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A History of the United States by Cecil Chesterton

Amid loud Fabian cheers for the progress of Socialism


he came to suspect that Socialism was merely social reform, and that social reform was merely slavery. But the point still is that though his attitude to it was now one of revolt, it was anything but a mere revulsion of feeling. He did, indeed, fall back on fundamental things, on a fury at the oppression of the poor, on a pity for slaves, and especially for contented slaves. But it is the mark of his type of mind that he did not abandon Socialism without a rational case against it, and a rational system to oppose to it. The theory he substituted for Socialism is that which may for convenience be called Distributivism; the theory that private property is proper to every private citizen. This is no place for its exposition; but it will be evident that such a conversion brings the convert into touch with much older traditions of human freedom, as expressed in the family or the guild. And it was about the same time that, having for some time held an Anglo-Catholic position, he joined the Roman Catholic Church. It is notable, in connection with the general argument, that while the deeper reasons for such a change do not concern such a sketch as this, he was again characteristically amused and annoyed with the sentimentalists, sympathetic or hostile, who supposed he was attracted by ritual, music, and emotional mysticism. He told such people, somewhat to their bewilderment, that he had been converted because Rome alone could satisfy the reason. In his case, of course, as in Newman's
and numberless others, well-meaning people conceived a thousand crooked or complicated explanations, rather than suppose that an obviously honest man believed a thing because he thought it was true. He was soon to give a more dramatic manifestation of his strange taste for the truth.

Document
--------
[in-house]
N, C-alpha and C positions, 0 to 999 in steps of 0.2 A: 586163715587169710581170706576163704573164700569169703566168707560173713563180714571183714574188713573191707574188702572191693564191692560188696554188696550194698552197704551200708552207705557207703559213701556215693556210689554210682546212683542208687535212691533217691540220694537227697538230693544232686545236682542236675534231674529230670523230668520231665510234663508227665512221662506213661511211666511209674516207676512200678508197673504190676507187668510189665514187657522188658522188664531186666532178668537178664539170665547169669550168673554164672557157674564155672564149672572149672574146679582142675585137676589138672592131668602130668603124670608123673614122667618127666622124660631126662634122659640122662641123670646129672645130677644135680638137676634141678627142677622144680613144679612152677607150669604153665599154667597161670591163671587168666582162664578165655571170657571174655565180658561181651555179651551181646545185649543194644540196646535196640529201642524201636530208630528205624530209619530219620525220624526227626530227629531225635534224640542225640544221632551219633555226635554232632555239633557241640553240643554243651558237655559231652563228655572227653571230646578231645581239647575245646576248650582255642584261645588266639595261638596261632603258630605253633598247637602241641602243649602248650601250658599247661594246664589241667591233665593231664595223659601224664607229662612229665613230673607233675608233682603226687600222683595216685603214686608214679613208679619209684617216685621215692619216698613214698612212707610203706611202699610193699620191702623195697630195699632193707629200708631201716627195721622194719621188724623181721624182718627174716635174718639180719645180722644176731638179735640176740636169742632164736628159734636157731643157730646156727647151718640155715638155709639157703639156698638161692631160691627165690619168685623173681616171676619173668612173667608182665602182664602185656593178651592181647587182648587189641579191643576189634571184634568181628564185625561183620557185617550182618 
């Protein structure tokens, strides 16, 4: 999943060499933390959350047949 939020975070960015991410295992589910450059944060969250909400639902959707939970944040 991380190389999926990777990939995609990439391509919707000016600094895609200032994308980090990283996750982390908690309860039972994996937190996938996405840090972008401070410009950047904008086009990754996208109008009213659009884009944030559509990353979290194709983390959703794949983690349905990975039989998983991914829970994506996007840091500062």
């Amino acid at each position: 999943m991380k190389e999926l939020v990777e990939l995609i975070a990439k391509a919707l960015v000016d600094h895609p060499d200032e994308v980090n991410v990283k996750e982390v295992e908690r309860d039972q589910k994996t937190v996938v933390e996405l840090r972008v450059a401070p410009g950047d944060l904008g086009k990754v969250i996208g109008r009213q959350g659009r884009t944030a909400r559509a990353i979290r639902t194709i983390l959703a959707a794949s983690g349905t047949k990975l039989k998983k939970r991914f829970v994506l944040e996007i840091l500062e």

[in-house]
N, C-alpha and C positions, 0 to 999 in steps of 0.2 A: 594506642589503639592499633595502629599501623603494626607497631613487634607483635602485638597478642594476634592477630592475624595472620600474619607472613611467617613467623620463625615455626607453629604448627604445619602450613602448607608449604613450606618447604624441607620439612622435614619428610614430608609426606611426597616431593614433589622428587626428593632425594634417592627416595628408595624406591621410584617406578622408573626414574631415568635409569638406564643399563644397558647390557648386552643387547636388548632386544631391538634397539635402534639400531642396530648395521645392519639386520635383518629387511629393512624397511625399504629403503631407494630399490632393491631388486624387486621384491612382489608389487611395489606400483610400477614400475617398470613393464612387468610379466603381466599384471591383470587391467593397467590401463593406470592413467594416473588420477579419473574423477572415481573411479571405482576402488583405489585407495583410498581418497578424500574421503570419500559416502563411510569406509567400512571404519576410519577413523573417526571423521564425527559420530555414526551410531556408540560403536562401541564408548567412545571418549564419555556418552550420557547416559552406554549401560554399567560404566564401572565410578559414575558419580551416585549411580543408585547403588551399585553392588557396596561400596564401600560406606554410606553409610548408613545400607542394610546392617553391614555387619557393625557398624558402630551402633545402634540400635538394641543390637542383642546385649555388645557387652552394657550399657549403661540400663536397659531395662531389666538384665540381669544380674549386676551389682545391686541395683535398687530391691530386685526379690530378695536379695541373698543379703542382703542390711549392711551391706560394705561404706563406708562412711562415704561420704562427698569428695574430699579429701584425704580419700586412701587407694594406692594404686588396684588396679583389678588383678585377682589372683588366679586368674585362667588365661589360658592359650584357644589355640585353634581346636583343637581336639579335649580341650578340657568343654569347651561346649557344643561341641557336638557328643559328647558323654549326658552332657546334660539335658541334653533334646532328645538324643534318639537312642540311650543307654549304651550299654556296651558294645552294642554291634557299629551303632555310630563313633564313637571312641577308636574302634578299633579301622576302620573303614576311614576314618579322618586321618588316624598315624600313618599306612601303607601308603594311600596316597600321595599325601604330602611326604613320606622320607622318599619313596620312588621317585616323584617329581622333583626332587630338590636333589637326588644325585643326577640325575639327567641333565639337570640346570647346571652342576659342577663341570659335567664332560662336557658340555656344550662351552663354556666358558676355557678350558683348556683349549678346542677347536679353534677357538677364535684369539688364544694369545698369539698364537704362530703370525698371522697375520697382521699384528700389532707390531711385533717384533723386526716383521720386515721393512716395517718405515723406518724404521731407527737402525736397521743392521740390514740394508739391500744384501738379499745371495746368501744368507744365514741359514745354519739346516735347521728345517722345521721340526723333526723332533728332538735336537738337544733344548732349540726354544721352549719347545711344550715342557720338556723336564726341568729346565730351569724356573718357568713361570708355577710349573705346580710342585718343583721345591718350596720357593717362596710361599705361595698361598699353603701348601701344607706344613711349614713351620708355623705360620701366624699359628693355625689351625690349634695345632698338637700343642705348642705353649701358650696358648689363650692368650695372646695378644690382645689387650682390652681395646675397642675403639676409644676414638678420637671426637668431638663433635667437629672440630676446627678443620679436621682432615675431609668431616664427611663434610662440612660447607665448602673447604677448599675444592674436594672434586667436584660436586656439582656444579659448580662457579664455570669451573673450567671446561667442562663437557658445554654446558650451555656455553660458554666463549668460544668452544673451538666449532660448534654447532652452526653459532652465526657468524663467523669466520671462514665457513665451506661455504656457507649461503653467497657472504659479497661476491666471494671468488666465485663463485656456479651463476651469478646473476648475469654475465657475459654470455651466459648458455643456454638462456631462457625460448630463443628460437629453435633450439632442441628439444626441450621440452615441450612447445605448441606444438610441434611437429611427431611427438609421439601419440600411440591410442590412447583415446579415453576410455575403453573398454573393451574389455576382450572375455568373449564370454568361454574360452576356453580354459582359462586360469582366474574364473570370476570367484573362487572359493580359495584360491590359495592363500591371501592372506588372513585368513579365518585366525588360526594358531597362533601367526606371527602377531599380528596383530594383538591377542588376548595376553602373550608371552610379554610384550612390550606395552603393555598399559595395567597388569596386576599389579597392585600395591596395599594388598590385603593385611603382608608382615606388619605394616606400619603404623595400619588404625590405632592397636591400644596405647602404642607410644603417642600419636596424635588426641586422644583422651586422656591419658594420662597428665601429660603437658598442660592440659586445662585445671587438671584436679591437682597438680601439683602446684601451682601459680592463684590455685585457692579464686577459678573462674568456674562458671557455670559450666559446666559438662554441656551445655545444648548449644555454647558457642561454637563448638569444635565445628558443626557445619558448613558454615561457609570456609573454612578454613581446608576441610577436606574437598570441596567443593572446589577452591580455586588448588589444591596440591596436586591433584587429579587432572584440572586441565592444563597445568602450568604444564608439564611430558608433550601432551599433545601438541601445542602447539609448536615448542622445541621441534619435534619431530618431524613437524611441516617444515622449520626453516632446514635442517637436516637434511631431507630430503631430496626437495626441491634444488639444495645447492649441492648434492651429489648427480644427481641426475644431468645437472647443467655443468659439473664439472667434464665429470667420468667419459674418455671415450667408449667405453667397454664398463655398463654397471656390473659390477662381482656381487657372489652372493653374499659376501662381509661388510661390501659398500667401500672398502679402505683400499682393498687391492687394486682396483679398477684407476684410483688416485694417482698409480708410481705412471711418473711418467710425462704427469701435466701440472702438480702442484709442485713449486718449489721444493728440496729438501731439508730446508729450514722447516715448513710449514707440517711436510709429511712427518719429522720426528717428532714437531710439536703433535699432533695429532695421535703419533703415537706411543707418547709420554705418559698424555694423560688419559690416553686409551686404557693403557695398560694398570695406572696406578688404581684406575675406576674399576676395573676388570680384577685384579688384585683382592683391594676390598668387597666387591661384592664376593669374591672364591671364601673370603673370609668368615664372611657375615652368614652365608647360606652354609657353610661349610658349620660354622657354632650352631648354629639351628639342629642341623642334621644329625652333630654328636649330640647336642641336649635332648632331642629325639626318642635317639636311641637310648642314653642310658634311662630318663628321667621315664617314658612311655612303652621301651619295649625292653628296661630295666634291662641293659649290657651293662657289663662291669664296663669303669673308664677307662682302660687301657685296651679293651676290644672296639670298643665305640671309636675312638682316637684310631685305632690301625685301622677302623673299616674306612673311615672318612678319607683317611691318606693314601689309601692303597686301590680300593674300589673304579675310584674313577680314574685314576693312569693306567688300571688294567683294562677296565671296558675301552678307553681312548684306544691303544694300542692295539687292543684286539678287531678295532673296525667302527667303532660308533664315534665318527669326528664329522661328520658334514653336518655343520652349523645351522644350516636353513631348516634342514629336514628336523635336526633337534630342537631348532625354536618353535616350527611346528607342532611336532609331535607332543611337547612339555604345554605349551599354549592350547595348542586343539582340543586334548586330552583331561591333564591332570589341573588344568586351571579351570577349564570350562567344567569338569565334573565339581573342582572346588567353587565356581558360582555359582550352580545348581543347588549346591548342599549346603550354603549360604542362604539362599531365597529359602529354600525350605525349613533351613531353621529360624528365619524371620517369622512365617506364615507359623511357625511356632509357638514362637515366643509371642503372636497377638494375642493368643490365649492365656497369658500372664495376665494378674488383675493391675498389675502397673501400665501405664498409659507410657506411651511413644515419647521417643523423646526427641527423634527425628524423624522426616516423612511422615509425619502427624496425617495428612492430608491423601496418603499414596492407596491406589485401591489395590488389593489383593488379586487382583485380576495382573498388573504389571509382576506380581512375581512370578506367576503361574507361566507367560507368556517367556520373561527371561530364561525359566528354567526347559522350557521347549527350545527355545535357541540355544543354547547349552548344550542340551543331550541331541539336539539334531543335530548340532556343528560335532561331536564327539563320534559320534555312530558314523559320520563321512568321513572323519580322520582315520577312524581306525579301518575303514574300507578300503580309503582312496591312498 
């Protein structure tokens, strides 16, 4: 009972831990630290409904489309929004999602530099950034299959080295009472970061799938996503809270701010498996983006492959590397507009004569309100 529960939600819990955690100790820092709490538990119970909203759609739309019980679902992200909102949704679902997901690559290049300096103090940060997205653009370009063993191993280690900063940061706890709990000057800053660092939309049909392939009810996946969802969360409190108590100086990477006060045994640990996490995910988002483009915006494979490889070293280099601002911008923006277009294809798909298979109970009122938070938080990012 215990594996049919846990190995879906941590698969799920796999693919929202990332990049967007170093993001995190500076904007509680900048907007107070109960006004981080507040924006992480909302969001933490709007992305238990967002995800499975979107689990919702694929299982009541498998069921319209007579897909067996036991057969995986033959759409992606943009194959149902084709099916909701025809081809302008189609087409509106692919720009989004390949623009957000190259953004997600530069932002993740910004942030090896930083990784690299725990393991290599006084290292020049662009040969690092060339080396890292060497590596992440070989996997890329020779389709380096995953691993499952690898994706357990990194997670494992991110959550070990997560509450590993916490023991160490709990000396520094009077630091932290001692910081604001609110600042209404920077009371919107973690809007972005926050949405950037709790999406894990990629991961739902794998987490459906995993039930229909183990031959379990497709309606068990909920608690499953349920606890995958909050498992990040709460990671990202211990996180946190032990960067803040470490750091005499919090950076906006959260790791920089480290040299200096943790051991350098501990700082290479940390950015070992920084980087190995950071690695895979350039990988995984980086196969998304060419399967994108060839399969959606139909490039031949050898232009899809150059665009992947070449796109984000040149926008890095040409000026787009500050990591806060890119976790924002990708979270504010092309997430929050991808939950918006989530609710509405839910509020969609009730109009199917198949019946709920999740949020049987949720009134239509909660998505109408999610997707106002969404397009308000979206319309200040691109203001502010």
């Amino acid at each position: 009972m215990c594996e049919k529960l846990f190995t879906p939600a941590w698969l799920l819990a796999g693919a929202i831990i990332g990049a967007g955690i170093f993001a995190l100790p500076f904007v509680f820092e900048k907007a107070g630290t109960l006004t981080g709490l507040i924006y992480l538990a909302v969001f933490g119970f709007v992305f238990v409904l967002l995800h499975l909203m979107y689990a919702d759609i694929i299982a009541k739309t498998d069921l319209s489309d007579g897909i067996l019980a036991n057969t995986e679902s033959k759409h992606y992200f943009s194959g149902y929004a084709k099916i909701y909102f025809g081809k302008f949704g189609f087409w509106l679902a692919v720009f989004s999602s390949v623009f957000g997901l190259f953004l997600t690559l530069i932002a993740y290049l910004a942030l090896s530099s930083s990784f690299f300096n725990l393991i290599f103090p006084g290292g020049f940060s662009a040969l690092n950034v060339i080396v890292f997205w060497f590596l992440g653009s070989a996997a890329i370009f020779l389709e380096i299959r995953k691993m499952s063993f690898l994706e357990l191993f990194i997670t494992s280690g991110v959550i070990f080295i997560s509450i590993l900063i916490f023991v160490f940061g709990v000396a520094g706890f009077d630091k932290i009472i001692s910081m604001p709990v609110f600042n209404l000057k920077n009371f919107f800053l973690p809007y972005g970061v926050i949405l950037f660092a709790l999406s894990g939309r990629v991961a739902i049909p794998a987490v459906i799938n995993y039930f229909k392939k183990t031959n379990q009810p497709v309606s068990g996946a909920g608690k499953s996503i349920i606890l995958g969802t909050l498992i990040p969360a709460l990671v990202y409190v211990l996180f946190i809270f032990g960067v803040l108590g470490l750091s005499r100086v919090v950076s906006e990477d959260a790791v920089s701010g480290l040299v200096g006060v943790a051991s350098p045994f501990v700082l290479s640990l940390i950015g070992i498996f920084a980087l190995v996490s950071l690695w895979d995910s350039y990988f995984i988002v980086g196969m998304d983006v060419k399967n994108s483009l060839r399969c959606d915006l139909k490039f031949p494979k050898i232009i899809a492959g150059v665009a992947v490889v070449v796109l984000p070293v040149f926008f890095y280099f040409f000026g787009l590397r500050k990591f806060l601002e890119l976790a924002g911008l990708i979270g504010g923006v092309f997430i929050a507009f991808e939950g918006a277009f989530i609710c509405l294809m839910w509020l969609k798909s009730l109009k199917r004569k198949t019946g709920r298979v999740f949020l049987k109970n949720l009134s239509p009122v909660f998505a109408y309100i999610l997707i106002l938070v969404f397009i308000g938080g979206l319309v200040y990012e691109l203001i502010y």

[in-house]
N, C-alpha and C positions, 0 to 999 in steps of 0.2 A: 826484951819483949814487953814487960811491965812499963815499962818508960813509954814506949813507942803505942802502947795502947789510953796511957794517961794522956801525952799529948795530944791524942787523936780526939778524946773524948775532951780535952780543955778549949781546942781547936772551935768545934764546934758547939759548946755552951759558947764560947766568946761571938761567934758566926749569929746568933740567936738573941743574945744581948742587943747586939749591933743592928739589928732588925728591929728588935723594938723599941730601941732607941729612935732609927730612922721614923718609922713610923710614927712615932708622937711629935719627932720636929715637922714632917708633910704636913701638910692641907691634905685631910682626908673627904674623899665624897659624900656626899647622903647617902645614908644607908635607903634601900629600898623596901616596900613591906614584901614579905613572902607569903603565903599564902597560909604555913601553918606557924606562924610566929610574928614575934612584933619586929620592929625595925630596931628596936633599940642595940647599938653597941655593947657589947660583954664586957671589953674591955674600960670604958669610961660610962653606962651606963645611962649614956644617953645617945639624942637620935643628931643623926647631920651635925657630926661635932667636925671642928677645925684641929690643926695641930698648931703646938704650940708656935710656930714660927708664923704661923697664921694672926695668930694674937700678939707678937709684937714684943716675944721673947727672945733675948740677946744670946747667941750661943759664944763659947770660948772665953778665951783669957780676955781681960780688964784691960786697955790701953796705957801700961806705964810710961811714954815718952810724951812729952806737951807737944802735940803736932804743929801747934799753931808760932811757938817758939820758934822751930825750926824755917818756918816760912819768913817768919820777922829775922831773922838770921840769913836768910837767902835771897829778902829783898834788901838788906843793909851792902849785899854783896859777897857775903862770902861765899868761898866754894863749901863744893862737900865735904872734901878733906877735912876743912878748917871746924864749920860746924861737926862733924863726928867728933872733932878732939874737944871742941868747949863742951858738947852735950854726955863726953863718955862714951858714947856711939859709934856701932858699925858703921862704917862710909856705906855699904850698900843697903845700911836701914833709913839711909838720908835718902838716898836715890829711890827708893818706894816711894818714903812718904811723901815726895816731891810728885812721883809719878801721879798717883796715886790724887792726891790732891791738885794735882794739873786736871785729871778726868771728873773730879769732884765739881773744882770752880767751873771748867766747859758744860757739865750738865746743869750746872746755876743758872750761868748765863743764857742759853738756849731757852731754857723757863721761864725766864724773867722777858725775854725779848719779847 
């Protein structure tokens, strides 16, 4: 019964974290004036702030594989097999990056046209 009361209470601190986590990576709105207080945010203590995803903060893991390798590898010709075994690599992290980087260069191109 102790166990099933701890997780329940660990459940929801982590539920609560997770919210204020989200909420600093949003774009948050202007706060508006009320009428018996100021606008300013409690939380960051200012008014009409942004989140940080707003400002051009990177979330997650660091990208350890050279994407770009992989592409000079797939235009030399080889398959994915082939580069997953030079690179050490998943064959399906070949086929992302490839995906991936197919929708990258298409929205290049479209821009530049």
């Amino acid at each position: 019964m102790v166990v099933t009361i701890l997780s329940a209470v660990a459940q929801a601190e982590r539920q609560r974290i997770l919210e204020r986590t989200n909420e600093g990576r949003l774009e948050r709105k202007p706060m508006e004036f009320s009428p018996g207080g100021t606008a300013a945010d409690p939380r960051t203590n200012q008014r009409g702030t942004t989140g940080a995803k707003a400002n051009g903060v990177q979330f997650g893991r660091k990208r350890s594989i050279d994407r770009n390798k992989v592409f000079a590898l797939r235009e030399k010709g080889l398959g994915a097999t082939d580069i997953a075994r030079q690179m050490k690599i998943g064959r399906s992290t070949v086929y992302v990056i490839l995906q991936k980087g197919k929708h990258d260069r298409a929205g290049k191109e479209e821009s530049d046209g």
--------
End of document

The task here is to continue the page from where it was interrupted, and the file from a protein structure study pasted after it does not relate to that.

The attack on political corruption, the next and perhaps the most important passage in his life, still illustrates the same point, touching reason and enthusiasm. Precisely because he did know what Socialism is and what it is not, precisely because he had at least learned that from the intellectual hardness of the Fabians, he saw the spot where Fabian Socialism is not hard but soft. Socialism means the assumption by the State of all the means of production, distribution, and exchange. To quote (as he often quoted with a rational relish) the words of Mr. Balfour, that is Socialism and nothing else is Socialism. To such clear thinking, it is at once apparent that trusting a thing to the State must always mean trusting it to the statesmen. He could defend Socialism because he could define Socialism; and he was not helped or hindered by the hazy associations of the sort of Socialists who perpetually defended what they never defined. Such men might have a vague vision of red flags and red ties waving in an everlasting riot above the fall of top-hats and Union Jacks; but he knew that Socialism established meant Socialism official, and conducted by some sort of officials. All the primary forms of private property were to be given to the government; and it occurred to him, as a natural precaution, to give a glance at the government. He gave some attention to the actual types and methods of that governing and official class, into whose power trams and trades and shops and houses were already passing, amid loud Fabian cheers for the progress of Socialism. He looked at modern parliamentary government; he looked at it rationally and steadily and not without reflection. And the consequence was that he was put in the dock, and very nearly put in the lock-up, for calling it what it is.

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